Steve writes, “When I’m on the internet, I constantly see things pop up on the screen that say ‘Check for malware now’ or ‘You’re missing drivers, click to update.’ Should I click on it? The way things are nowadays, I’m afraid to try!”
Don’t click on it, Steve! What you’re seeing is a pop-up ad designed to trick you into visiting a spam website or downloading harmful malware.
Internet pop-ups will disguise themselves as all kinds of stuff to get you to click on them. Spammers have gotten pretty good at making pop-ups look like legitimate error messages, so sometimes it can be hard to tell it’s a pop-up until it’s too late. Our advice is to install a pop-up blocker extension for your browser.
Extensions (also known as add-ons) are little programs you can install on some web browsers which give them extra features. There are a lot of extensions for the Mozilla Firefox and Google Chrome browsers, including effective pop-up blockers.
Adblock Plus is one of the most popular pop-up blockers, and is available for both Firefox and Chrome. It not only kills 98 percent of pop-up ads, but also removes most of the in-page ads from many websites. Try it out, and hopefully you’ll never see another one of those pesky fake error messages again.
But we wouldn’t stop there with browser extensions. You can trick out your browser in a number of cool ways. Some of our favorites include:
- Lazarus: Form Recovery - Remembers what you were typing in an online form, in case something happens while you’re filling one out and you lose everything. (Lazarus for Chome) (Lazarus for Firefox)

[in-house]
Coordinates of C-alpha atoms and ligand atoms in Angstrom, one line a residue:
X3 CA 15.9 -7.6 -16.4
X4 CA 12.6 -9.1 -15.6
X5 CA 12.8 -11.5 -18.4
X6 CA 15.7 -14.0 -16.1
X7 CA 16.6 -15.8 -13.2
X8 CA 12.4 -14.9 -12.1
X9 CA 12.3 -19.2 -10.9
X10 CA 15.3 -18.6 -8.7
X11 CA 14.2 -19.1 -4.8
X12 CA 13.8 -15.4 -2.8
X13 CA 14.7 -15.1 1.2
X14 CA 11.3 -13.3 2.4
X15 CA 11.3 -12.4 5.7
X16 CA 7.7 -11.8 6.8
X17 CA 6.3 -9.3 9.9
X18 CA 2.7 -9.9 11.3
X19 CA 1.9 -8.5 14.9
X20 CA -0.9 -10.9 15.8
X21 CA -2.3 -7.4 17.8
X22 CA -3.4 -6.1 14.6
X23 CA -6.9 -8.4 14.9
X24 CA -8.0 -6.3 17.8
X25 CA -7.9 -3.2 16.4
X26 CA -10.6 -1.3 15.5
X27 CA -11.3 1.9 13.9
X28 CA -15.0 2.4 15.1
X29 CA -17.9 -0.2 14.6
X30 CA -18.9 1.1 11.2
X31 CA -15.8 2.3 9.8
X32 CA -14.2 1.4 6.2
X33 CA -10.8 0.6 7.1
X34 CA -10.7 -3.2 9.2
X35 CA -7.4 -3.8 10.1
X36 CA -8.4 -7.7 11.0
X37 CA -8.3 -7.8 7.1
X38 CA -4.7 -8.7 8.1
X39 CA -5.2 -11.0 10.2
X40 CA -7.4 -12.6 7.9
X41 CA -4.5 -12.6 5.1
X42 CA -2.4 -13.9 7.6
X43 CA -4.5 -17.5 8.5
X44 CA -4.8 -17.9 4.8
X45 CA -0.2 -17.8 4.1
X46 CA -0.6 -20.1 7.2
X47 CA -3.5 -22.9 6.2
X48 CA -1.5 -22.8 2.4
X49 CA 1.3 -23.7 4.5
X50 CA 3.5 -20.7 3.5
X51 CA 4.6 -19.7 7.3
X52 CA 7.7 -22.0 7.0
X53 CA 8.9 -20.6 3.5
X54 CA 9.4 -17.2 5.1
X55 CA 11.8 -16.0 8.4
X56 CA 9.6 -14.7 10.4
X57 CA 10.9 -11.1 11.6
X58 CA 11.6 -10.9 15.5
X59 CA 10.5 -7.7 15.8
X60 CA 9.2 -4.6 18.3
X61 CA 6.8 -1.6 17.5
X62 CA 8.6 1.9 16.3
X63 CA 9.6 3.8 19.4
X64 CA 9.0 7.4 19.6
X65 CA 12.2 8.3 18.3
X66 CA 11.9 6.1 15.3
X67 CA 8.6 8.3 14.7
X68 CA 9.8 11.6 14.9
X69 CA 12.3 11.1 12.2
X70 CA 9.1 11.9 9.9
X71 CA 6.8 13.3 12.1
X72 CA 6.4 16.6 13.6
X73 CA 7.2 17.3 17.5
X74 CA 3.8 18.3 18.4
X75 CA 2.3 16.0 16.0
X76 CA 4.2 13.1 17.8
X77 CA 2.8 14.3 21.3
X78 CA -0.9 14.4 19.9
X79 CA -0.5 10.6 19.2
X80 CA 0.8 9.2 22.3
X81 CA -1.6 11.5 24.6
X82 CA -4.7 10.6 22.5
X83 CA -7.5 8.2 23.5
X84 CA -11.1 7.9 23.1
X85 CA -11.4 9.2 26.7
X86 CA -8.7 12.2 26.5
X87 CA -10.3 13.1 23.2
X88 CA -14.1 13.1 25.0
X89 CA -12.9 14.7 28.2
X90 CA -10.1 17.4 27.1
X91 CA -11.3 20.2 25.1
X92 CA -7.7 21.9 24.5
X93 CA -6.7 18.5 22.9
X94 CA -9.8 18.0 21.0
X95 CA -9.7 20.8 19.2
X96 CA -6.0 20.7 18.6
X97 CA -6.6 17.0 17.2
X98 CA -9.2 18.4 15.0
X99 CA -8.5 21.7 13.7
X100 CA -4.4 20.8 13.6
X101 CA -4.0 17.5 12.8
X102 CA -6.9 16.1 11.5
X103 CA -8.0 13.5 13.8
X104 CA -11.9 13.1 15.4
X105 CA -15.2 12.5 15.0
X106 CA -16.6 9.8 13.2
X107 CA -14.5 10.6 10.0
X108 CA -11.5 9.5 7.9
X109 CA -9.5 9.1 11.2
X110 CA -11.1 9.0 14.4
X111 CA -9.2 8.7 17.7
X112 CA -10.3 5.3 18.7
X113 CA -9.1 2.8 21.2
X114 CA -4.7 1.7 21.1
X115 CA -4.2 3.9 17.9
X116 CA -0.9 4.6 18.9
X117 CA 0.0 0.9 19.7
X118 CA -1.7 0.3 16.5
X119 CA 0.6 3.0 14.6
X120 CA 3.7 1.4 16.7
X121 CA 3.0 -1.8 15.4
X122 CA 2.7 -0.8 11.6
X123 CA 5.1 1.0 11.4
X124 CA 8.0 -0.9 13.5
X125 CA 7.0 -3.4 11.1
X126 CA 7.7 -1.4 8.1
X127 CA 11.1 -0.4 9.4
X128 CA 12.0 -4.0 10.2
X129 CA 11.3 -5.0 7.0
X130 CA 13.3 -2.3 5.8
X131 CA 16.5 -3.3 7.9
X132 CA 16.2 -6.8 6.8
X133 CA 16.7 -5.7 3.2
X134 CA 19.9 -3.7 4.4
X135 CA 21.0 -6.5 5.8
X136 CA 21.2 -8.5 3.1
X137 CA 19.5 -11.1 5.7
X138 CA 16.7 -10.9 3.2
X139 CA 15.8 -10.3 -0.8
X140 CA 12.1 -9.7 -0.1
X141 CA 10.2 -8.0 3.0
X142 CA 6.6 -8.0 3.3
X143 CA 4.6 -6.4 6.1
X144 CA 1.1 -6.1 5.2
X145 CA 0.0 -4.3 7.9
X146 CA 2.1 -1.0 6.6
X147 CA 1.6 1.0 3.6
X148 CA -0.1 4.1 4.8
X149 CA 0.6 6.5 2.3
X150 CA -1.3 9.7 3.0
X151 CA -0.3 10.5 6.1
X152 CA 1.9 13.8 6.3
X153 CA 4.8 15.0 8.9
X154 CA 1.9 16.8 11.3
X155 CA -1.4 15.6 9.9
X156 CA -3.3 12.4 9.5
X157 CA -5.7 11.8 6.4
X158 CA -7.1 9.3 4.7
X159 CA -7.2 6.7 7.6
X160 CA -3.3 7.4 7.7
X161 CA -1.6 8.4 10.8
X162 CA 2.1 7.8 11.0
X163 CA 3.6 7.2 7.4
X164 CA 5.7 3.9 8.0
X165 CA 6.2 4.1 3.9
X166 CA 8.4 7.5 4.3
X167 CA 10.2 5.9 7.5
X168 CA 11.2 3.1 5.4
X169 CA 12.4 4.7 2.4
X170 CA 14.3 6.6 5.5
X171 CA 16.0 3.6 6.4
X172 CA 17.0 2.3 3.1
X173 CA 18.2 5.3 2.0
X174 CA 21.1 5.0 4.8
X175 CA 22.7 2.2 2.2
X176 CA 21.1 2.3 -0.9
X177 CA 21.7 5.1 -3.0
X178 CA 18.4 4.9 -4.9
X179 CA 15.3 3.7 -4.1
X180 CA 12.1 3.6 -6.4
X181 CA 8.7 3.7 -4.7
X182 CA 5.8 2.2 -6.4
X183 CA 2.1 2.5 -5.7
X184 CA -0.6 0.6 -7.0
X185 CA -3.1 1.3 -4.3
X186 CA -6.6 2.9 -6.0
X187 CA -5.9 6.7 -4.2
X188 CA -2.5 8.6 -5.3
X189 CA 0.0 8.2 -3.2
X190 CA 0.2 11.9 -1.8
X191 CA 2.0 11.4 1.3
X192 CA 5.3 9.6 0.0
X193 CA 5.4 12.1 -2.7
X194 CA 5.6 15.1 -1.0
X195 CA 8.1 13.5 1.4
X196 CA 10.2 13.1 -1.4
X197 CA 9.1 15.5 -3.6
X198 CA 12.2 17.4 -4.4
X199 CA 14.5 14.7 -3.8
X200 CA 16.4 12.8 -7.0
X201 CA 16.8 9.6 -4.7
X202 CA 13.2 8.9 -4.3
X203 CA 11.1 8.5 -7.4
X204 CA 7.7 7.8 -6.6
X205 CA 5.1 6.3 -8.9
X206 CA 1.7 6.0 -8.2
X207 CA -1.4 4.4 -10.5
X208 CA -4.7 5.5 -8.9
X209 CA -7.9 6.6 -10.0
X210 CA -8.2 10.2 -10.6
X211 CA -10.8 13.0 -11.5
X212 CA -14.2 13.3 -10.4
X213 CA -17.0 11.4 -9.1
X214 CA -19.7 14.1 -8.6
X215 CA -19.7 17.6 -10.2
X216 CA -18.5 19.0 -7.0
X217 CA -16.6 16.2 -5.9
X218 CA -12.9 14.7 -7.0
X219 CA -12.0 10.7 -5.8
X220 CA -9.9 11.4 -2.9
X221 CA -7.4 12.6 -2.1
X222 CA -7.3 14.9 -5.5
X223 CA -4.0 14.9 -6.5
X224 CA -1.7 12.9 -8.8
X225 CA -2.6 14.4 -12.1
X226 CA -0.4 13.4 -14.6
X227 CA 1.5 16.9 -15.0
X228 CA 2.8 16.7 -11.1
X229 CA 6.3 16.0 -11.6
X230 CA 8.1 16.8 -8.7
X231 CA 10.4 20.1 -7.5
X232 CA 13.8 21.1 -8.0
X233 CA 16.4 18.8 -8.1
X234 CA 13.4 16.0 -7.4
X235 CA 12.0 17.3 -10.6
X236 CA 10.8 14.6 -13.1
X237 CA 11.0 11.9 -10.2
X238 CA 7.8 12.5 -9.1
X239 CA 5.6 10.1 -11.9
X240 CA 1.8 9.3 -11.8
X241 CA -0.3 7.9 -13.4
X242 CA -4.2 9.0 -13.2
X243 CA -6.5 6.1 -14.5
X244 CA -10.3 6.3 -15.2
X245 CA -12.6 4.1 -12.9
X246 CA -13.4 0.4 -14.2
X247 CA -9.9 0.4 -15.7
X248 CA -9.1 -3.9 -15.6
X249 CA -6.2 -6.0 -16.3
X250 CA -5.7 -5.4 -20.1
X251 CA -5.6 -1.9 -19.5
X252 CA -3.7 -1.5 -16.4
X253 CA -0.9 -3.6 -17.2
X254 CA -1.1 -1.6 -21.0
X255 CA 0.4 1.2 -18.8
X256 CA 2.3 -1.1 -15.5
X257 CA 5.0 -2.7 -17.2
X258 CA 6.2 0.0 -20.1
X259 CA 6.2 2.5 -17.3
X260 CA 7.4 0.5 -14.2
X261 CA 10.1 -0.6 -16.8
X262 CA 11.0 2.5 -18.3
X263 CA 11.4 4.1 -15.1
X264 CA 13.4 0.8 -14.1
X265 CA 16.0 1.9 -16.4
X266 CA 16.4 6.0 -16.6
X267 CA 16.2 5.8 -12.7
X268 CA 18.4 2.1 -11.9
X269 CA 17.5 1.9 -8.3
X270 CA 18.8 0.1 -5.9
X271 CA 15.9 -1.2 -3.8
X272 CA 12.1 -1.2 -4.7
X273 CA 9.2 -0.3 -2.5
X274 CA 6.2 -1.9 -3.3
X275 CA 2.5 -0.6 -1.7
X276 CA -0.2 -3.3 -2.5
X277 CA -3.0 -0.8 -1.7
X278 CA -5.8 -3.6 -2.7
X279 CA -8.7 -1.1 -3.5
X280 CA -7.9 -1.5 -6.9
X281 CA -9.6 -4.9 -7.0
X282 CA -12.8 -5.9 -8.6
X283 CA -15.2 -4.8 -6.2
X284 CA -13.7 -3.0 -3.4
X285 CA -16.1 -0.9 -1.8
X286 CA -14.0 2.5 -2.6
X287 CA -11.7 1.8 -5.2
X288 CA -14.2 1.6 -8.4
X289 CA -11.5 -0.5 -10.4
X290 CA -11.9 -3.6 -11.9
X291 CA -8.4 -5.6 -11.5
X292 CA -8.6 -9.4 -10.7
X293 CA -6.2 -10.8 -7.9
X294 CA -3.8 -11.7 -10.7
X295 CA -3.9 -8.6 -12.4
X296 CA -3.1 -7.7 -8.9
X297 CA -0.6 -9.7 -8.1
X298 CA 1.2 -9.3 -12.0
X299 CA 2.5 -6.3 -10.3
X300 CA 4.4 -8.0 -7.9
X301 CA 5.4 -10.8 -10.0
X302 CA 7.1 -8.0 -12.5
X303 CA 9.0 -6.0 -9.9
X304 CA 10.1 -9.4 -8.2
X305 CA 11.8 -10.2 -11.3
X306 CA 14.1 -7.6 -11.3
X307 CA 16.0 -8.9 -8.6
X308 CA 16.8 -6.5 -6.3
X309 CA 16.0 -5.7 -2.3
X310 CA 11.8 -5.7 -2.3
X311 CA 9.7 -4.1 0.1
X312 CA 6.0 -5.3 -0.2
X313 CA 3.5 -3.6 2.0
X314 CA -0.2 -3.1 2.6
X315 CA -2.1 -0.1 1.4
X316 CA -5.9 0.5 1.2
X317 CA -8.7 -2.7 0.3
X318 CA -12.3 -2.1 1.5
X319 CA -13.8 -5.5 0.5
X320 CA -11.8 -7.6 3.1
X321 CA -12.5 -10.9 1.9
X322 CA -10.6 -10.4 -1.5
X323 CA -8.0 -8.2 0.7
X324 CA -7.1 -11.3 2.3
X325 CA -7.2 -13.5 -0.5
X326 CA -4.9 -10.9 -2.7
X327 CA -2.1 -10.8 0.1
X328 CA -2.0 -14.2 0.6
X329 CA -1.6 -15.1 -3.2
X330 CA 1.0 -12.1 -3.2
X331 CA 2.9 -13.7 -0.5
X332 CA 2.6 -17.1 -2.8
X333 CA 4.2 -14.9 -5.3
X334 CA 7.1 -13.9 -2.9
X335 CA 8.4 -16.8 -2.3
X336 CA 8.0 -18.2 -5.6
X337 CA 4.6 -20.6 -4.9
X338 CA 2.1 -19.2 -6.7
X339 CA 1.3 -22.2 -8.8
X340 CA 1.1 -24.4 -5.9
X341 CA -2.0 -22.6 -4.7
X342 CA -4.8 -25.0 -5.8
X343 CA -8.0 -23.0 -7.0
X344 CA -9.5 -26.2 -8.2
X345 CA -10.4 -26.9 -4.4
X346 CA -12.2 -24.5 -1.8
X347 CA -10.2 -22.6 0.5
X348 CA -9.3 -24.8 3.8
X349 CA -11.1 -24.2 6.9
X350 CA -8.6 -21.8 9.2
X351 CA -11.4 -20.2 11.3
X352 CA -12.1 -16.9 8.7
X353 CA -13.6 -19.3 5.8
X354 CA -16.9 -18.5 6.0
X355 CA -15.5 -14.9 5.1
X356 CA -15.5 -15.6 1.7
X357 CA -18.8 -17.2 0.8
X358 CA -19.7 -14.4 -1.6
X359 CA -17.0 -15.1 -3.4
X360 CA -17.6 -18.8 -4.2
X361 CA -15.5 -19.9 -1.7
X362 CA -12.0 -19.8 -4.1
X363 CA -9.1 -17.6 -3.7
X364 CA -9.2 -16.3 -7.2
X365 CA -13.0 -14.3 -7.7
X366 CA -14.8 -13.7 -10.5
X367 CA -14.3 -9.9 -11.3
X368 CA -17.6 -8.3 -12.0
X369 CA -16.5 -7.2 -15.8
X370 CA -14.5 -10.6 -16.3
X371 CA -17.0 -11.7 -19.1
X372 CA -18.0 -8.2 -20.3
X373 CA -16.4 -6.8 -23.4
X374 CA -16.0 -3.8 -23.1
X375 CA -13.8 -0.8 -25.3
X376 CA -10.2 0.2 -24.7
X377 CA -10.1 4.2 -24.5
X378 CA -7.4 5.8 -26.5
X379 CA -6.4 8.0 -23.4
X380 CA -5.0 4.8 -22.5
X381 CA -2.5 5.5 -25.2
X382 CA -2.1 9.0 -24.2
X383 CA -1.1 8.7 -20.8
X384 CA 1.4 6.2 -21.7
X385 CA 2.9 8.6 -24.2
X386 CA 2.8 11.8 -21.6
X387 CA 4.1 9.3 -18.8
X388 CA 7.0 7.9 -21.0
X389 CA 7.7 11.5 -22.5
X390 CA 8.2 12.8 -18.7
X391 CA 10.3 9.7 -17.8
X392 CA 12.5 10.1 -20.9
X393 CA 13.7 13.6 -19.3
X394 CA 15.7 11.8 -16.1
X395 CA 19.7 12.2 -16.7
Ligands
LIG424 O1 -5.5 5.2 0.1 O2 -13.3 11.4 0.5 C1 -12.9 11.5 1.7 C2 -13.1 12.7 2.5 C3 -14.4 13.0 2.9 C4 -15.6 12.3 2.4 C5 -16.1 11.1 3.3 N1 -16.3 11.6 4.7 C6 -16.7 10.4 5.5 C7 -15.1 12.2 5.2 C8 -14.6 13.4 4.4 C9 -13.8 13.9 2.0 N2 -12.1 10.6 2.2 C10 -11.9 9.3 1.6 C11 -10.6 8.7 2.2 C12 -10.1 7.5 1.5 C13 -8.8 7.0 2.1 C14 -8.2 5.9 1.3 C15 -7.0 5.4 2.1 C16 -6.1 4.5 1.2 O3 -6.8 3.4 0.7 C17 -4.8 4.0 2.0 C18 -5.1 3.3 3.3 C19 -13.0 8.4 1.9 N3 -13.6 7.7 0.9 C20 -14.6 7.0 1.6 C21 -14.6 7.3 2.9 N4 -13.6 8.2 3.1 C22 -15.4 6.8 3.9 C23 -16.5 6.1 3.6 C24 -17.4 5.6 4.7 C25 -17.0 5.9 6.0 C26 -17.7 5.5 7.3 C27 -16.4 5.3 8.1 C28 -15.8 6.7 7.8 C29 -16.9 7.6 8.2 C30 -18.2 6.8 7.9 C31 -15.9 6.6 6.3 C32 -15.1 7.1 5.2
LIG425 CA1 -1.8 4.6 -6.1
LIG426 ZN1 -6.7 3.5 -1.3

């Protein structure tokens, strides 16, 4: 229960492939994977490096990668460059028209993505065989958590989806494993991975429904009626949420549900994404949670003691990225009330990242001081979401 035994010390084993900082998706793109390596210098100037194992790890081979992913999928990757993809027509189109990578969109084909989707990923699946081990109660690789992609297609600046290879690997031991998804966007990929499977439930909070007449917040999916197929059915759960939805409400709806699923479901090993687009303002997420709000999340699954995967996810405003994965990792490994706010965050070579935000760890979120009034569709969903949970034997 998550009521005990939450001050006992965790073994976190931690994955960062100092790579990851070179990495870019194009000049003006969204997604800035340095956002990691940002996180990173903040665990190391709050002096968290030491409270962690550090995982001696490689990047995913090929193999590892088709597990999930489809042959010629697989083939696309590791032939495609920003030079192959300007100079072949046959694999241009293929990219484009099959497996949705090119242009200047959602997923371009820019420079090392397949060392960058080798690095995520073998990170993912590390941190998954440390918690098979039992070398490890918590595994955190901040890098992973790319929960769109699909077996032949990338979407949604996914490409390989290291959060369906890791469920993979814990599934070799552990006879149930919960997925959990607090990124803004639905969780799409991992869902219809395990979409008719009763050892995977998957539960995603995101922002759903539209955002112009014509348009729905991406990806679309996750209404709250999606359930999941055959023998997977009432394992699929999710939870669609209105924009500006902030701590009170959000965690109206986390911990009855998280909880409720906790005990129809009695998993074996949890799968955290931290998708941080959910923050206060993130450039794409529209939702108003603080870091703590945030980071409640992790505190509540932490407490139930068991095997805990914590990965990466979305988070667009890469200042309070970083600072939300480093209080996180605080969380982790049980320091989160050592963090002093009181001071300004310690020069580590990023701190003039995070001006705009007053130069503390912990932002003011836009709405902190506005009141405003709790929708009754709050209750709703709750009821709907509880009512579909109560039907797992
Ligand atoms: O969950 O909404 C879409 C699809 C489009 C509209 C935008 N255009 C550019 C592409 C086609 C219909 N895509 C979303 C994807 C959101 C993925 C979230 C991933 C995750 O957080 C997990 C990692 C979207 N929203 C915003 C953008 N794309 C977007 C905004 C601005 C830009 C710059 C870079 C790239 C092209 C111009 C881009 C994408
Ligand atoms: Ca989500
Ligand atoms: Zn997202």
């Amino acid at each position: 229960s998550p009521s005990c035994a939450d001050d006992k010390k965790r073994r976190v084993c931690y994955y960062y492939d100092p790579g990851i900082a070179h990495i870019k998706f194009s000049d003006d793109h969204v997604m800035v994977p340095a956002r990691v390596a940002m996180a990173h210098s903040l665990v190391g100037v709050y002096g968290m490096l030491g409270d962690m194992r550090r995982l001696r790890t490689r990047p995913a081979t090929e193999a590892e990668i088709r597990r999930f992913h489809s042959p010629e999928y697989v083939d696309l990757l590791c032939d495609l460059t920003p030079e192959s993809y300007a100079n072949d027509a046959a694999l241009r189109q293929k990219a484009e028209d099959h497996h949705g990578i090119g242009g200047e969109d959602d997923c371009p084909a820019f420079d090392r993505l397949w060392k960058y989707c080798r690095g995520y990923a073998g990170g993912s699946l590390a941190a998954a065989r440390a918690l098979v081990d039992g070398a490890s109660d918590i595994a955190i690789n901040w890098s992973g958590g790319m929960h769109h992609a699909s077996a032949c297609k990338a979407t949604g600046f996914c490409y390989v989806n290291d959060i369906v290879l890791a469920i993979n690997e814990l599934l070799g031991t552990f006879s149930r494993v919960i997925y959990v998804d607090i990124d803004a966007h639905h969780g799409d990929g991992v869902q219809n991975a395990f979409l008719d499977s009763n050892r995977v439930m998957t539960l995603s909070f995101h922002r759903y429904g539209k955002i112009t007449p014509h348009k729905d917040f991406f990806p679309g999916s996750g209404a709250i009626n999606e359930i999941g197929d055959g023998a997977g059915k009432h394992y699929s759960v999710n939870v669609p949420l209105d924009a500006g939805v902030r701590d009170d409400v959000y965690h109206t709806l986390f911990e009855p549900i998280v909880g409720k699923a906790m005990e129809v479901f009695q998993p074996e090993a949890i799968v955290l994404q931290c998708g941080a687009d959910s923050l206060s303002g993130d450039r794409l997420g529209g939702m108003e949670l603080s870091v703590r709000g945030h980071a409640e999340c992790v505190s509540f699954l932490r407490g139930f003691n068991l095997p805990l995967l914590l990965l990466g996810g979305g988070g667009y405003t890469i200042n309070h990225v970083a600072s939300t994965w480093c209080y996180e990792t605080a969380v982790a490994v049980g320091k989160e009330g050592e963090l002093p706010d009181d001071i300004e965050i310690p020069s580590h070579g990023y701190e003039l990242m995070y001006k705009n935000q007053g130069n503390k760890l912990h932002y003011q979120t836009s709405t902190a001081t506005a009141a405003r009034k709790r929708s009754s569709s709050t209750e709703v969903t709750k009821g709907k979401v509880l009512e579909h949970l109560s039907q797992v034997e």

- Panic Button - Immediately hides all of your open browser tabs with a single click. We’re not saying that it comes in really handy for when your boss walks by, but we’d have to imagine it would. (Panic Button for Chrome) (Panic Button for Firefox)
- LastPass - One of our favorite password managers. Stores all of your passwords, generates complex new ones, and automatically fills in login fields for you. (LastPass for Chrome) (LastPass for Firefox)
- Honey - Automatically finds coupon codes and sales for many popular online stores. (Honey for Chrome) (Honey for Firefox)
- Google Tone - Google’s experimental extension, only for Chrome, which lets you share links with your nearby friends through sound. (Google Tone for Chrome)
It’s important that you only download Firefox add-ons from the official Mozilla Firefox add-on site, and only download Chrome extensions from the Google Chrome web store. Downloading extensions from other locations could be dangerous.
You may have noticed that we haven’t mentioned extensions for Microsoft’s Internet Explorer browser. The reason is, well, IE doesn’t really support them. That’s just one of its many, many issues. In fact, with Windows 10, Microsoft is officially killing it and replacing it with the new Edge Browser, which will support extensions soon. Until then, we recommend giving Firefox or Chrome a shot.
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